The house is big, but the legend is bigger. Visit the Allman Brothers Band (ABB) Museum in Macon, Georgia, and you’ll see what I mean. It’s called The Big House, after all. Band members and their significant others rented it in 1970 with some of their earliest proceeds after signing with Macon-based Capricorn Records.
The Big House provided inspiration and respite from road life for the band and its crew. As a guest in the home and museum, you’ll see a taste of the everyday with a down-home rock star twist.
This past weekend (May 27, 2017), one of the home’s most famous once-inhabitants, Gregg Allman, “passed away peacefully in his home in Savannah,” according to his website. Gregg had a lifetime of musical achievements with the band he co-founded as well as solo, paving the way for Southern rock and furthering the blues.
I visited The Big House just a couple months ago, in early 2017. The Tudor home has an undeniable warmth and mystique, but it largely blends with the scene of this stately Macon street, near a church and other large homes in the historic Vineville neighborhood. There’s plenty of parking on the neighboring streets, and you really can’t miss the house on foot.
The museum accommodates a variety of memorabilia, reconstructed rooms, music on the speakers, and a gift shop. The Big House is just 25 minutes from Warner Robins, 90 minutes from Atlanta or two hours from Savannah. The entry fee of $10 was absolutely worthwhile.
A major fan of the band might come to this area for vacation just to see this home and other ABB sights in the area. But a visitor like me — the casual yet appreciative fan — will really enjoy learning more about all the band members, their music, their families and more.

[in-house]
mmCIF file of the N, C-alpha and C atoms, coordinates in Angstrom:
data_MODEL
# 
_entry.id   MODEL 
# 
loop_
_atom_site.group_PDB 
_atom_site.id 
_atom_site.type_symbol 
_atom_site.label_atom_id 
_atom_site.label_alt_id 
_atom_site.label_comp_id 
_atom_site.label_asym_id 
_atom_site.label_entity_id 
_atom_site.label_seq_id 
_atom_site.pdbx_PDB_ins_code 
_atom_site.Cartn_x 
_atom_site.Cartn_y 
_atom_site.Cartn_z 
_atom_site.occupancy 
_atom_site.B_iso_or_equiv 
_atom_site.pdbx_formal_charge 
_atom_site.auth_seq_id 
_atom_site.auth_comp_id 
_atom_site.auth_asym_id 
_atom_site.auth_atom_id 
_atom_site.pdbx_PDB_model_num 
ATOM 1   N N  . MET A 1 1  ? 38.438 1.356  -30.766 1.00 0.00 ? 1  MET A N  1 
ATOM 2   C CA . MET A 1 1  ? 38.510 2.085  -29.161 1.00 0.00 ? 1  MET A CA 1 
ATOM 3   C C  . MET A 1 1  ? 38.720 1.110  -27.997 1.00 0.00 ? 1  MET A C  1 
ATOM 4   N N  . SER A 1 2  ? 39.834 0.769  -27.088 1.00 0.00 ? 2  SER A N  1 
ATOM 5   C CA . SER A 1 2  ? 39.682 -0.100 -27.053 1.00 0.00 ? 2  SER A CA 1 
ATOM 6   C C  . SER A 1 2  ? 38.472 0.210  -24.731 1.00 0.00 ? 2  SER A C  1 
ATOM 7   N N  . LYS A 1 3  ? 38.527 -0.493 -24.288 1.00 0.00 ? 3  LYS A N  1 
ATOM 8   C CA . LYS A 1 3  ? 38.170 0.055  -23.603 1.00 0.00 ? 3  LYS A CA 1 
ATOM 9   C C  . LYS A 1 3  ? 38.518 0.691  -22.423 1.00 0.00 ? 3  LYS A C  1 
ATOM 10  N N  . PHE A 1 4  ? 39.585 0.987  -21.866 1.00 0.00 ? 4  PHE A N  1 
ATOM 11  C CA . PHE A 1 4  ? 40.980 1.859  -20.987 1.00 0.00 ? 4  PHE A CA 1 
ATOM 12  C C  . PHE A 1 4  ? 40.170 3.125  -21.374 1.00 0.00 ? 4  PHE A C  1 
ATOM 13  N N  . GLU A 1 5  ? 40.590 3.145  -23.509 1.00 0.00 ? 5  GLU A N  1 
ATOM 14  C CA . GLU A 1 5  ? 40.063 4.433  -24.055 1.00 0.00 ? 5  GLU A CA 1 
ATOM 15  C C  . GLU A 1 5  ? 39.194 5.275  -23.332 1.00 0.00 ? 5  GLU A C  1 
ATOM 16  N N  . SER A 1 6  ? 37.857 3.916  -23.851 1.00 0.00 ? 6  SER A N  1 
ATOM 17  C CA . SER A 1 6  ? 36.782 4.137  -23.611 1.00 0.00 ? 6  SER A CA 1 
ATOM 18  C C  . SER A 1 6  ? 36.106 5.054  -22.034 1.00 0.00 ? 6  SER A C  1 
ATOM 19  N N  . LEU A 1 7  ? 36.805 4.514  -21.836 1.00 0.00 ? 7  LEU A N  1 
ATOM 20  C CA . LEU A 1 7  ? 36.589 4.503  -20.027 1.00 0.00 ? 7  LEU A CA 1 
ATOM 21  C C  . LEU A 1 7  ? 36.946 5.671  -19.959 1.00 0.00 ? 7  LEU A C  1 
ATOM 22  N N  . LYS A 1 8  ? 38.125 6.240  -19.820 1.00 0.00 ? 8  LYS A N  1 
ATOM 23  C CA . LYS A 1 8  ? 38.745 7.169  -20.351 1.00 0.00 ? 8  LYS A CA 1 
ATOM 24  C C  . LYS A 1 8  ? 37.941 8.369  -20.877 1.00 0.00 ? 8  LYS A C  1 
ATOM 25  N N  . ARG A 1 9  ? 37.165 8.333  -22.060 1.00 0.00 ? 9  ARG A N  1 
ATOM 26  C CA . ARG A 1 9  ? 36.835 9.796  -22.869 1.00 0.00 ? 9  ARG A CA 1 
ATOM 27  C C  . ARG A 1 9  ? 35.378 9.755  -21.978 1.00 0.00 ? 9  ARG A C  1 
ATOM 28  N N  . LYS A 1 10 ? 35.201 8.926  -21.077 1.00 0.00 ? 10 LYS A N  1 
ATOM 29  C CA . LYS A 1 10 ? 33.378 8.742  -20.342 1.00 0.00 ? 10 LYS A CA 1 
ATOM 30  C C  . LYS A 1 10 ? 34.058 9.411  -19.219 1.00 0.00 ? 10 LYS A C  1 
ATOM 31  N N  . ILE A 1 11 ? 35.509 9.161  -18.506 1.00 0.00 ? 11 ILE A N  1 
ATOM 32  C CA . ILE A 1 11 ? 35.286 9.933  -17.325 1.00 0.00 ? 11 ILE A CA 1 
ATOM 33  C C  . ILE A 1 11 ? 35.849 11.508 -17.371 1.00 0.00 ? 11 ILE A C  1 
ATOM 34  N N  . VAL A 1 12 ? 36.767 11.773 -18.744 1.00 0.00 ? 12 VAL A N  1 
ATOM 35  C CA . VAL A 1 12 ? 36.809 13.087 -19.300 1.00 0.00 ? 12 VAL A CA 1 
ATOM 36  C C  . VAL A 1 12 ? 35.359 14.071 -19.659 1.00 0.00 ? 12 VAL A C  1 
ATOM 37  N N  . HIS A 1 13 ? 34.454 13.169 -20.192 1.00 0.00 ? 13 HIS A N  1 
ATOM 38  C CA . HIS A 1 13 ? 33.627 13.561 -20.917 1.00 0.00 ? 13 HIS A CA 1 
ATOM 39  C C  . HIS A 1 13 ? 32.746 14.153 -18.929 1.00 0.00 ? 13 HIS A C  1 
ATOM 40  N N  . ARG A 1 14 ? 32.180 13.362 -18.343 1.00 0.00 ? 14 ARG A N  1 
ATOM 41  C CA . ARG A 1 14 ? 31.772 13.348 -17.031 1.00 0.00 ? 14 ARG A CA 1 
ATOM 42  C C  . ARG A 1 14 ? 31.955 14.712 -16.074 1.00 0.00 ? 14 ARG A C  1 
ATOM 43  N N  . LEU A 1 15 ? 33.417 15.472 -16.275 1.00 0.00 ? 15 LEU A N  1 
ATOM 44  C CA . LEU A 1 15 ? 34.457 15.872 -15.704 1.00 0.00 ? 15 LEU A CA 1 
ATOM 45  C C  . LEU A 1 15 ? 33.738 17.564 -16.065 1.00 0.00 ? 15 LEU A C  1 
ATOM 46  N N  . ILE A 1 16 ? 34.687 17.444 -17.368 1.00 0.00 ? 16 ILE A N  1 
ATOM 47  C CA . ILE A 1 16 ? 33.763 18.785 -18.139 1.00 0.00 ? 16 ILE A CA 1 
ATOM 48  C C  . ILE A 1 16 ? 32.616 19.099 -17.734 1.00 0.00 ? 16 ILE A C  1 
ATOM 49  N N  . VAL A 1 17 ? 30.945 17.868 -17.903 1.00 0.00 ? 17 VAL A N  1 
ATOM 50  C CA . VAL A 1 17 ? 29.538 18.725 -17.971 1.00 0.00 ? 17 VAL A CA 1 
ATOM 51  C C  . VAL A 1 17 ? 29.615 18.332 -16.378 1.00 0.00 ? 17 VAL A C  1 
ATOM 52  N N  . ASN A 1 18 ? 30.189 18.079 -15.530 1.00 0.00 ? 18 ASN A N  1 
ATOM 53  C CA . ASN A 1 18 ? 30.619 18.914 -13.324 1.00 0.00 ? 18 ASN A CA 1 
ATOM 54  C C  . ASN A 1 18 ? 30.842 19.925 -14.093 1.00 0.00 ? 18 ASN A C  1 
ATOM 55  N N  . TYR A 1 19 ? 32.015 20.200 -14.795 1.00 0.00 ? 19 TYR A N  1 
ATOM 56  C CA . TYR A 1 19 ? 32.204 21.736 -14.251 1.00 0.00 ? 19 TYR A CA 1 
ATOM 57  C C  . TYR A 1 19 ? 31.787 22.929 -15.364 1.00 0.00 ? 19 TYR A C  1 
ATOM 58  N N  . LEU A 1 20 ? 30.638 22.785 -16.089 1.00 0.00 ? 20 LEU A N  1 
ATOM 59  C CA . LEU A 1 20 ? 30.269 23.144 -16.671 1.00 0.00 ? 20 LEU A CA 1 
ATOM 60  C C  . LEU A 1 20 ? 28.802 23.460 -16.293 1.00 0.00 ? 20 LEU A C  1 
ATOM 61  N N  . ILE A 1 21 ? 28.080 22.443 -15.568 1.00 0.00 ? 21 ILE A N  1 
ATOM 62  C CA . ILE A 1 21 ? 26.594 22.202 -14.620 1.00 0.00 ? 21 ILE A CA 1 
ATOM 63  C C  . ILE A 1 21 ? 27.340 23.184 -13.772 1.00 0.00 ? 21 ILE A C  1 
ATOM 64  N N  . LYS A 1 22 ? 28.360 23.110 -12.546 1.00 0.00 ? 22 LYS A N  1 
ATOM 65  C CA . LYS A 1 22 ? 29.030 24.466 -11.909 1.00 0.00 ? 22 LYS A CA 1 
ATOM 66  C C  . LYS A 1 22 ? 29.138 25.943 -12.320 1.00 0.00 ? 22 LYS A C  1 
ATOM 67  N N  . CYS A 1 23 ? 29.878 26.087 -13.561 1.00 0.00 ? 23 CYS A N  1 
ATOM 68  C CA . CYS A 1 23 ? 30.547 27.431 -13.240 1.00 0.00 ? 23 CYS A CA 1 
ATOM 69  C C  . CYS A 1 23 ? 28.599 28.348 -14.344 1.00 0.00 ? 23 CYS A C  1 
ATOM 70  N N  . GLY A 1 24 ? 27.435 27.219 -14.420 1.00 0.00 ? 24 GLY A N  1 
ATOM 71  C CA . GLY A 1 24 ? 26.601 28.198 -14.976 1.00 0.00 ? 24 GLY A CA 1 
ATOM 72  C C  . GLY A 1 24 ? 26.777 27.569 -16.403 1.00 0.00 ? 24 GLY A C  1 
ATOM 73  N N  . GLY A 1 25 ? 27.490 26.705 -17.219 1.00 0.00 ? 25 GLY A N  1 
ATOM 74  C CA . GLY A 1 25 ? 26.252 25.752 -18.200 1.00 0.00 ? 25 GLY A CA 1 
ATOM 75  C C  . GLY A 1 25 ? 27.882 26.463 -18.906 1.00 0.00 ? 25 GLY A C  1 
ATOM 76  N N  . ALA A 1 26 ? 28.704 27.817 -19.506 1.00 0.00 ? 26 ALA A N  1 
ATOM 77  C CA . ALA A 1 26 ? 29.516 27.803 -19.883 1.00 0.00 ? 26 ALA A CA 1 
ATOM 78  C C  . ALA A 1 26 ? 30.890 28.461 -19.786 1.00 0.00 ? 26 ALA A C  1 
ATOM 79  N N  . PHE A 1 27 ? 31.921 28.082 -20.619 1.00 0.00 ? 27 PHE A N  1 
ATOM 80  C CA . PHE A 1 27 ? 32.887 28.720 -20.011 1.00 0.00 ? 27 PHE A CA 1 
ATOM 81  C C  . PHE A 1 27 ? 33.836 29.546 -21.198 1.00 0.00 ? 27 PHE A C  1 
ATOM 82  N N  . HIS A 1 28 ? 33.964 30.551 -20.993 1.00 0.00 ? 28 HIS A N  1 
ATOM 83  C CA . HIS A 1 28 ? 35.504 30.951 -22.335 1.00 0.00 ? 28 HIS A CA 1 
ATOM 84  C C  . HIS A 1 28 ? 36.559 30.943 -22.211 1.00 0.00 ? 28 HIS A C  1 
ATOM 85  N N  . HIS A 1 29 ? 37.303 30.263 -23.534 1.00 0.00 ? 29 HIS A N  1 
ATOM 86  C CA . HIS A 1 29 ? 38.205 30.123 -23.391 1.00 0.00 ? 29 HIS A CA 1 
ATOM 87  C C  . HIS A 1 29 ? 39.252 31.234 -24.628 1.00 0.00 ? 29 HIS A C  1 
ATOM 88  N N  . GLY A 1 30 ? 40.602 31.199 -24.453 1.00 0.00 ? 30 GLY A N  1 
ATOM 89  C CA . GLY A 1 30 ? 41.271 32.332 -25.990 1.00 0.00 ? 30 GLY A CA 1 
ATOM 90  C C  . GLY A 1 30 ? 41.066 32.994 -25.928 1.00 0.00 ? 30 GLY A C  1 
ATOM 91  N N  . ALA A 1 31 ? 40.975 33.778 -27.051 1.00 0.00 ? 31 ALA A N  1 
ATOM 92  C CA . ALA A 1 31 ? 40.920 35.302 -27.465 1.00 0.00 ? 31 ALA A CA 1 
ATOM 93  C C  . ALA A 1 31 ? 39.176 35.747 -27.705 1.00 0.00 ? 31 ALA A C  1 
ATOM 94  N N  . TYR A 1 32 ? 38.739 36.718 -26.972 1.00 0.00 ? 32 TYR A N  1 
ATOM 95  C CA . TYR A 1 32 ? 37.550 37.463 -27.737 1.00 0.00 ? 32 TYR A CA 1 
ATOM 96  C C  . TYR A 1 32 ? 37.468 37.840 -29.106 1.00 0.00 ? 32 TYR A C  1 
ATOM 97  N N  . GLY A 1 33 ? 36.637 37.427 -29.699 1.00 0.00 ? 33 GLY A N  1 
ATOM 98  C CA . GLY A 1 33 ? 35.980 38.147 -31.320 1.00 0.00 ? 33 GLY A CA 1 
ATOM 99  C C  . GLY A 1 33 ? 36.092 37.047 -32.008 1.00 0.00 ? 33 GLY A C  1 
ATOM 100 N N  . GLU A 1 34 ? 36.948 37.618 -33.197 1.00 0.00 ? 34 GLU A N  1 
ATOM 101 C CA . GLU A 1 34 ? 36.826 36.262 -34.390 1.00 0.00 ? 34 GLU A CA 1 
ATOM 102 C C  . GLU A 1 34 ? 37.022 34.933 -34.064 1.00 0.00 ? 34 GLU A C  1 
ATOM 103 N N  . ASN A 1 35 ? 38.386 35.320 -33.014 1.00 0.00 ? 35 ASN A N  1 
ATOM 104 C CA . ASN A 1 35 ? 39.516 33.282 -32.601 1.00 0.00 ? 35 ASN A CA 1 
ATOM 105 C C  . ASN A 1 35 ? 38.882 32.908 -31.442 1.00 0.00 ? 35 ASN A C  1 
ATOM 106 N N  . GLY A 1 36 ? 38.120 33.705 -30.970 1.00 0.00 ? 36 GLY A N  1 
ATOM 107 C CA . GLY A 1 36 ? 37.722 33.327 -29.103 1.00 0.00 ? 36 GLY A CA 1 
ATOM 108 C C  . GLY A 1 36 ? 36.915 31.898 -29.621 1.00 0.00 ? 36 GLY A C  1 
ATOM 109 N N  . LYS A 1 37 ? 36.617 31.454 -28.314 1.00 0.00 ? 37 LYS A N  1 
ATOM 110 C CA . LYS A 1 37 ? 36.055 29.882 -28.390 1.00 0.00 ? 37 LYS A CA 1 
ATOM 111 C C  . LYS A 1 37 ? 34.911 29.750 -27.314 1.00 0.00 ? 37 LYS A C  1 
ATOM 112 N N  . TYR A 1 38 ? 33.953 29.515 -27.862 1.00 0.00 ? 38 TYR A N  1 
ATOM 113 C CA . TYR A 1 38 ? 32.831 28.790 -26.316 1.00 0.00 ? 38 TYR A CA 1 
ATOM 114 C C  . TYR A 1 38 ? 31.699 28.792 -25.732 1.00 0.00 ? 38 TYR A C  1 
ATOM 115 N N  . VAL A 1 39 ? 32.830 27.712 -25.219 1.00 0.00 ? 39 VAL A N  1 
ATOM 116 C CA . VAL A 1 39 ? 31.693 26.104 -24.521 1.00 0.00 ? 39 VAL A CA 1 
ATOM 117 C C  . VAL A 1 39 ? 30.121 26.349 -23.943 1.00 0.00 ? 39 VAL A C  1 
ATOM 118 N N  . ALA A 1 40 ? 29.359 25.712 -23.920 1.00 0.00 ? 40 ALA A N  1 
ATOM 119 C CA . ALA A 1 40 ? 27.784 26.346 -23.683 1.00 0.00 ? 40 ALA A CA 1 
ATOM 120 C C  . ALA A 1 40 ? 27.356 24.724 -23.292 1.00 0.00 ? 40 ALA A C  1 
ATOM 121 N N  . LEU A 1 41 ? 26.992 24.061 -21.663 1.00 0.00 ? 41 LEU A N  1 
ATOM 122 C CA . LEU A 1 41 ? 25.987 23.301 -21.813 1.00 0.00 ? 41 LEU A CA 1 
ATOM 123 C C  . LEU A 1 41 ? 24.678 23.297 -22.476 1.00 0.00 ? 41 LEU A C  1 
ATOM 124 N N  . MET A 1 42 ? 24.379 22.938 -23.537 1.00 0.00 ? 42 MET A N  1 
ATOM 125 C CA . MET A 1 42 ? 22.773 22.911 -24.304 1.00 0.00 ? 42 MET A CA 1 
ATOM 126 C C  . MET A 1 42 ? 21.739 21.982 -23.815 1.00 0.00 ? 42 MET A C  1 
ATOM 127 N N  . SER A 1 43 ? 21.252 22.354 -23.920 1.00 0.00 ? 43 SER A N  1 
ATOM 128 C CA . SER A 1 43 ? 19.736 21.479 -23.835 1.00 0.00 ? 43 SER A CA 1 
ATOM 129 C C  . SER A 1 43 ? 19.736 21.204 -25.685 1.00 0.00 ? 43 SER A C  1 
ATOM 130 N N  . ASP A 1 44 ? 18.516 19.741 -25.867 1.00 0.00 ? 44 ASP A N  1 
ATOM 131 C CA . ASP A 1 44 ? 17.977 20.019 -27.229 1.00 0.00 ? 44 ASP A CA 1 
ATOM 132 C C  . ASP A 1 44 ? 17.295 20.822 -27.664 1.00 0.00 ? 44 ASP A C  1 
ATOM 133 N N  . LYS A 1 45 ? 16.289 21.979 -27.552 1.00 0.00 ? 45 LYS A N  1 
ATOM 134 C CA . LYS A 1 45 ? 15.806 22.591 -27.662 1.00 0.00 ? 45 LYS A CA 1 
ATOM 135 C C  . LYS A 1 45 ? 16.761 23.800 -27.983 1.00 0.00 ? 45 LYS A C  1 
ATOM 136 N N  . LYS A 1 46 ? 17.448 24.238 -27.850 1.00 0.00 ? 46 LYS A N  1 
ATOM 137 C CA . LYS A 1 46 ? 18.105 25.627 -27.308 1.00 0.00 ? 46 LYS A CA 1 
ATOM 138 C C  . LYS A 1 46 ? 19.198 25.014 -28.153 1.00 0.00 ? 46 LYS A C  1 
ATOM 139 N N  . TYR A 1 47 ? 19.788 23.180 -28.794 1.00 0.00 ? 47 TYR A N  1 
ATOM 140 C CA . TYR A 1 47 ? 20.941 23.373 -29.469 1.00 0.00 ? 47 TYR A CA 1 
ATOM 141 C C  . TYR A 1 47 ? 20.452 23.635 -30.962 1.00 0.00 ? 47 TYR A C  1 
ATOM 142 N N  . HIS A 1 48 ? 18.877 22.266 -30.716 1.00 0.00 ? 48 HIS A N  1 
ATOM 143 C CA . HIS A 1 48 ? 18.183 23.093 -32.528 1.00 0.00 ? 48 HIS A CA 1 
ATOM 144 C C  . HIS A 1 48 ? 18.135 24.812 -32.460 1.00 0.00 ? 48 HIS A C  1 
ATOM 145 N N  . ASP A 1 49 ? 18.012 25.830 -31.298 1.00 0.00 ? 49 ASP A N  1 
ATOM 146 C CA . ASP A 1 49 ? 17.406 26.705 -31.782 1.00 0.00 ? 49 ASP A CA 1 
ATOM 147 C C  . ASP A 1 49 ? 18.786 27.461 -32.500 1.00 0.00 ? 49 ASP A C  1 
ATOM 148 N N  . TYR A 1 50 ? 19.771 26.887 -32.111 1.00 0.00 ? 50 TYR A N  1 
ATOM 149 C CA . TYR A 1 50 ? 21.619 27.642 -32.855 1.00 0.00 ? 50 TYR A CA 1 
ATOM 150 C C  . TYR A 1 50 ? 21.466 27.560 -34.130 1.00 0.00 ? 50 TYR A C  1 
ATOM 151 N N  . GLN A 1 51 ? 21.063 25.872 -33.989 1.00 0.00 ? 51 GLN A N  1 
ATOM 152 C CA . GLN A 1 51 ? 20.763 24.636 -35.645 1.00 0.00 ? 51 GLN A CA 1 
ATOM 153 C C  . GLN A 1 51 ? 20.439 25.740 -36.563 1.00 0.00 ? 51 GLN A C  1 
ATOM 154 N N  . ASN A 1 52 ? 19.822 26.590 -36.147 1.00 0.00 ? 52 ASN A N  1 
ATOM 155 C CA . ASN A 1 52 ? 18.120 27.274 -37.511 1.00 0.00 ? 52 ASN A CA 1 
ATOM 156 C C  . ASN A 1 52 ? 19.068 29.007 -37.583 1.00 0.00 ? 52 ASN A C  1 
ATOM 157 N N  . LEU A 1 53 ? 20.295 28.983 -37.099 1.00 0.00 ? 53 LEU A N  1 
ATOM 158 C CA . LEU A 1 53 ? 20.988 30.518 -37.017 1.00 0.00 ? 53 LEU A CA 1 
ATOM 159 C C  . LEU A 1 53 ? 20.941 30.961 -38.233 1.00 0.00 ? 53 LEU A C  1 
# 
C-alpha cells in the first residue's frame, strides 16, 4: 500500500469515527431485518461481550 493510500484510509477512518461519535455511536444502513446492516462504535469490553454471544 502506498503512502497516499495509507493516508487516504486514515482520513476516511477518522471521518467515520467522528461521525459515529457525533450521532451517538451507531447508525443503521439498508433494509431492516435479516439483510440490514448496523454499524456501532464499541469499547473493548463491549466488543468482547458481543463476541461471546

Rumor has it that this pool table belonged to Gregg when he was married to megastar Cher, and they famously used it… To play pool. What else do you think possibly happened on this table?
In the early 1970’s, The Allman Brothers Band faced tragedy with the deaths of two founding members, Duane Allman and Berry Oakley, in strikingly similar motorcycle accidents within months and miles of each other. Both had left for those fateful rides from this very place, according to the tour. Here was Berry and his lady Linda’s room in the home.
Earlier this year, another ABB founding member, Butch Trucks, took his own life. This custom stained glass in the foyer celebrates groovier times.
Here we are with more goodbyes to the classic rock world… I’m going to take some time to shout out to my favorite musicians who are still with us. Music adds so much depth to our journeys. The song that drives one mad can be what keeps 1000 sane.
What living musician would you like to thank and why? Tweet them with #trailheaders or reply to @trailheaders.
The museum’s Director of Collections and Merchandise, Richard Brent, recommends visiting nearby High Falls State Park, which inspired the 14+ minute ABB song, “High Falls.”
While you’re in the Macon area, check out my last post about hiking in Ocmulgee National Monument too.
One of my favorite things about the ABB Museum was how many handwritten lyrics and notes they had preserved. Here is a Gregg Allman original about how traveling can alleviate the blues — just leave your blues at home!
Want to learn how to write songs too? Here are some resources to give you a jump start. Let me know how it goes on Trailheaders Travel Facebook Page, so I can say that, “I knew you when…!”